The Difference Between Character & Identity

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Lately, I have been inspired by the teachings of Lisa Bevere, from Messenger International. She is one of the greatest women's ministers today with an incredible message of empowerment! I was at a conference recently listening to her speak, when I had this revelation...

Your character speaks of who you are in this moment, while your identity speaks of who you are purposed to be.

Evidently there is a huge difference - and recognising this for our lives could help us on so many levels! Firstly, we can be sure that our actions don't always reflect our identity, however they do reflect our character. Secondly, we know that our character is fluid and can evolve, while (arguably) our identity is unwavering.

It is in our identity that we find our purpose - a purpose that is unique to each individual, but has the same theme: we are destined for greatness. Not only were we created with this stamp of destiny, but we were also given the tools to reach it (free will). Free will is the ability to choose; to learn, evolve, change, be stretched, feel emotion and go from strength to strength (perfectly imperfect). If we weren't made faulty, then we wouldn't need anything (and what a boring life we would live). There would be no discovery in the world, no seasonal growth, no lessons learnt, no love given or received - we would be called immortal.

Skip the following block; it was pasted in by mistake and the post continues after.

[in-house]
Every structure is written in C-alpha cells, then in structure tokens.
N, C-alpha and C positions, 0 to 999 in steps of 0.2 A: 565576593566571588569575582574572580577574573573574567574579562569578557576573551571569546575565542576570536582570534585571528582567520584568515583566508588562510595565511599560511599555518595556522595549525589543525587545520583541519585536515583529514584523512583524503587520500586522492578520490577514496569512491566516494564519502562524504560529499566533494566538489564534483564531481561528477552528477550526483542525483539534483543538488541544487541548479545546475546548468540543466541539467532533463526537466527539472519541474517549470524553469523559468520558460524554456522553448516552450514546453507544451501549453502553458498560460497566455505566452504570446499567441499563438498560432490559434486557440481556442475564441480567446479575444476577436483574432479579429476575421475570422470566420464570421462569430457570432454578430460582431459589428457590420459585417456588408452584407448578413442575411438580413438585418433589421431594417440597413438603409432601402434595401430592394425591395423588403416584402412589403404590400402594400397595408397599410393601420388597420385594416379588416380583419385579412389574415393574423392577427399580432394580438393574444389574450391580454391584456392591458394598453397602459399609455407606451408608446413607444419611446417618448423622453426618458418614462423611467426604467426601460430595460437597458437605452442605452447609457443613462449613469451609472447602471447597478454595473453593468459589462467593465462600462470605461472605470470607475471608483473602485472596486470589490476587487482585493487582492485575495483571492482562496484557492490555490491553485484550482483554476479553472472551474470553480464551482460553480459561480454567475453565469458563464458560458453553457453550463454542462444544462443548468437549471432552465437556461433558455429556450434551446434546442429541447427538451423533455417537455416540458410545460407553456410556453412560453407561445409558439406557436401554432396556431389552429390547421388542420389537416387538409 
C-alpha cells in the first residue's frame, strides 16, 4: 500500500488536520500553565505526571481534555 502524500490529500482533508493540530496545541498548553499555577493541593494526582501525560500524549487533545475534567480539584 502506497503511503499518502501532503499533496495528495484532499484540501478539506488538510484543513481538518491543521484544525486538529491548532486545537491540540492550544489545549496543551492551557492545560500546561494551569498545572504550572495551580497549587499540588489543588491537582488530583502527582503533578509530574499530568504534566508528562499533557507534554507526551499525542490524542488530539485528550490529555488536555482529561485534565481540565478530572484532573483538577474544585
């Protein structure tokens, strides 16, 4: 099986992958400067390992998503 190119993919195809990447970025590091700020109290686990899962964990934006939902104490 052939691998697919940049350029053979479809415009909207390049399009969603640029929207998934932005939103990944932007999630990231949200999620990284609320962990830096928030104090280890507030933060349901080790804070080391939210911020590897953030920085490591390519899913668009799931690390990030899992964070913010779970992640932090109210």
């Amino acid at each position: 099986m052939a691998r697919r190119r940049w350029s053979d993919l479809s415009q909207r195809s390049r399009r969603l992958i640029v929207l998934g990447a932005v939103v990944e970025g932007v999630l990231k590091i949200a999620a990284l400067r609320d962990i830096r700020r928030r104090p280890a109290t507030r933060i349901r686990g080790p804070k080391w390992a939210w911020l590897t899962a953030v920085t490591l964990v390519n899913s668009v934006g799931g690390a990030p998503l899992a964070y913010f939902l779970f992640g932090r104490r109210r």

The fact that we aren't immortal means the world is our oyster, we have so much to give and receive. We can experience life as it evolves rather than knowing everything before it happens (a much more exciting ride if you ask me). But in being human, our character can be shady at times. We can make wrong choices, experience things that warp our perception, which can alter our reality. However the hope is that our identity stays true. So when in a life crisis, or faced with a crossroads, we can stop and look at the bigger picture, know who we are and base our decisions on that rather than the gloom of a current situation.

The idea is to believe in who we are and then let our character and actions follow. Even if we don't feel great, or particularly purposed, we must believe it! This will then anchor our lives in hope and truth rather than uncertainty. And when we make mistakes and our character needs work, we can remember that bigger picture, knowing we are valued and worth the effort.